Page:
Although often absent from the radio specification, support for a large number of contacts on DMR radios is a necessity.  Group contacts are used to select a talk-group (similar to a chat-room, and often organized geographically and/or by function).  Private contacts are used to display an alias that shows the call sign and name of the operator currently being received.  Private contacts can also be used in channel programming so that traffic is routed to a specific operator (this is not encryption, simply routing, and can be received by a DMR capable scanner).  Because of these three use cases for contacts, support for a large number of contacts is necessary for DMR radios used in the Amateur Radio service, and often the Amateur Radio requirement exceeds the requirement of the LMR / FCC Part 90 service.  At minimum, the radio should have the capability to store as many contacts as channels.  Optimally, the number of contacts should far outnumber the number of channels.  Please consider this when comparing DMR radios.



Amateur Radio has a secondary allocation on the 60-meter band.  The primary allocation is to Federal stations, and through the National Telecommunications Information Administration (NTIA), not the FCC.  As such, the FCC rules for Amateur Radio use of 60-meters follow the NTIA regulations.  All digital emission modes must be centered on the channel bandwidth allocation.  Although not specifically mandated, the implication is that all digital communications occupy the exact same frequency, and therefore require sequential, and not simultaneous use, by all stations.  With Amateur Radio holding a secondary allocation, should a Federal station appear on frequency and issue an order to vacate, Amateur Radio stations must vacate.  This is a rare occurrence, and usually only temporary.  Should this occur, the Federal station is likely to indicate when the frequency is free.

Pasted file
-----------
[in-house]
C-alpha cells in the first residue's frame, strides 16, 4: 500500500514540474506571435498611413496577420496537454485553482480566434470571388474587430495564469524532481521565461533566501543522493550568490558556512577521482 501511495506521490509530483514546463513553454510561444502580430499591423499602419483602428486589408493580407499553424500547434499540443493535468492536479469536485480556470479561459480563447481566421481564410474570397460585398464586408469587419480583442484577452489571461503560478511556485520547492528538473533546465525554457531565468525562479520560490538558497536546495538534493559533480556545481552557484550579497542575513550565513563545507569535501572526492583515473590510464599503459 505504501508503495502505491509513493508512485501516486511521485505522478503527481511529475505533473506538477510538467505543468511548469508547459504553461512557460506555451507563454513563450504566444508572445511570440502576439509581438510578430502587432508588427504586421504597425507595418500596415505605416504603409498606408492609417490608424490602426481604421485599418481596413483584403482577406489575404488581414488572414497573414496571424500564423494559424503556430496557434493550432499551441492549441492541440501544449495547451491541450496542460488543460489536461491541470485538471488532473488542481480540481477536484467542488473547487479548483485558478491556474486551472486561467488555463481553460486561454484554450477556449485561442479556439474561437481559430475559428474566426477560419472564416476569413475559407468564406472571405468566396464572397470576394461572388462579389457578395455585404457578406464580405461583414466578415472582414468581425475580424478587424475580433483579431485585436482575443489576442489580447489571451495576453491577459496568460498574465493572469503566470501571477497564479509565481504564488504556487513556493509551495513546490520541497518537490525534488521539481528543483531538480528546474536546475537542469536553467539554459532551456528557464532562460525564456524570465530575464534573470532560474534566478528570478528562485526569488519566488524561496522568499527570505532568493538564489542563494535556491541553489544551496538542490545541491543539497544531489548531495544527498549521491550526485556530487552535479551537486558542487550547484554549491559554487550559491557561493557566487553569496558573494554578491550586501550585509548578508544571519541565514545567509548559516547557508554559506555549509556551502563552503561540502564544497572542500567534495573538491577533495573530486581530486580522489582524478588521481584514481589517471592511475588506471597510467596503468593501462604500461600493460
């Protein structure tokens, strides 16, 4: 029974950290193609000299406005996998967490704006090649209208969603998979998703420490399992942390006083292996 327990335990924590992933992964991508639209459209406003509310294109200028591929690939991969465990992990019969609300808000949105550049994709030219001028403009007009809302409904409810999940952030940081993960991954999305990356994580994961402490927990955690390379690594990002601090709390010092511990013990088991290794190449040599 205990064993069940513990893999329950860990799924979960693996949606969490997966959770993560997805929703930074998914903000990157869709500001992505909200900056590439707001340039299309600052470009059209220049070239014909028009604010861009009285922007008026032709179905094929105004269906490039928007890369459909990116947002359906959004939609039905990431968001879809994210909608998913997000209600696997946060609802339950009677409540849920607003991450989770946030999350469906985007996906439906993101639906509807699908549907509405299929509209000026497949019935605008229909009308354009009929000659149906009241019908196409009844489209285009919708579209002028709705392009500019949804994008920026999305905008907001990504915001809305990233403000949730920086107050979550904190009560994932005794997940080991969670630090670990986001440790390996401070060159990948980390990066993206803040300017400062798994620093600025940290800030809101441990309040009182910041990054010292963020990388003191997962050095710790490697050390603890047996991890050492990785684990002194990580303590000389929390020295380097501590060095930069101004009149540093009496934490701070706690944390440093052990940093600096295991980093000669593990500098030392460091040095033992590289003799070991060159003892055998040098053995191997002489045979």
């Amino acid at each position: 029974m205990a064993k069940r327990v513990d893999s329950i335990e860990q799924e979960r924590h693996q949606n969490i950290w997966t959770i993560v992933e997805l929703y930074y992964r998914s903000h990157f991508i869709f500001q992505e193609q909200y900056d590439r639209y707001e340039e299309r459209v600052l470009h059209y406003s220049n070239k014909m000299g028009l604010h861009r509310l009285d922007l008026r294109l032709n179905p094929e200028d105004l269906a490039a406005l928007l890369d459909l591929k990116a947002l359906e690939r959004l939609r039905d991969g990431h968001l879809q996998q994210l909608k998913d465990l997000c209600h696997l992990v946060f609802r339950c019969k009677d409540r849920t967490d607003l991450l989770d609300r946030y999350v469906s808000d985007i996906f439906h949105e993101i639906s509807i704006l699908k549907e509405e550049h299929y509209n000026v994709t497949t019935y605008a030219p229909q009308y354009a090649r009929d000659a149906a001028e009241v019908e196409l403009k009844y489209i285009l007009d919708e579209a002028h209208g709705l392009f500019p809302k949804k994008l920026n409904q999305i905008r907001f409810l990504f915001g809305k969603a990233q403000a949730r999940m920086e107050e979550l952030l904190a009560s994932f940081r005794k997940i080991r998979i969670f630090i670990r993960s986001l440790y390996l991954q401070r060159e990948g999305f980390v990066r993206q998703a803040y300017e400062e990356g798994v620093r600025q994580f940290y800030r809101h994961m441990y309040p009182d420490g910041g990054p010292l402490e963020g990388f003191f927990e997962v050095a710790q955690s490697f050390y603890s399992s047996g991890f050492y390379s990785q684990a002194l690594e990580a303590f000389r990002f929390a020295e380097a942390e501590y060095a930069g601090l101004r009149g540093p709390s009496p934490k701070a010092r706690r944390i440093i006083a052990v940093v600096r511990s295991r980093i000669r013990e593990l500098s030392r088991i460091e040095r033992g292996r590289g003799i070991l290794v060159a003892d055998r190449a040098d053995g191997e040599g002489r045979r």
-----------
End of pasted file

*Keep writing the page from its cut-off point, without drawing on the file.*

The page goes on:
HF: Near Vertical Incidence Skywave (NVIS) Communications

Near Vertical Incidence Skywave (NVIS) provides propagation on HF, from ground-wave propagation distances out to 600-miles.  The highest frequency that NVIS communications can occur on is called the foF2 Critical Frequency, and is usually near 1/3 of the Maximum Usable Frequency.  NVIS communications are rarely possible above 11 MHz.  NVIS provides great potential for intra-state communications for Idaho ARES. NVIS is achieved by raising the angle of radiation, and is best achieved with a horizontal antenna by placing the antenna no higher than 1/8 wavelength above the ground.


TECH: What is desense?

Anytime a transmitter and receiver are operating on different frequencies and in close proximity to each other, the transmitter can cause a reduction in receiver sensitivity. This reduction in receiver sensitivity is called desensitization, or desense.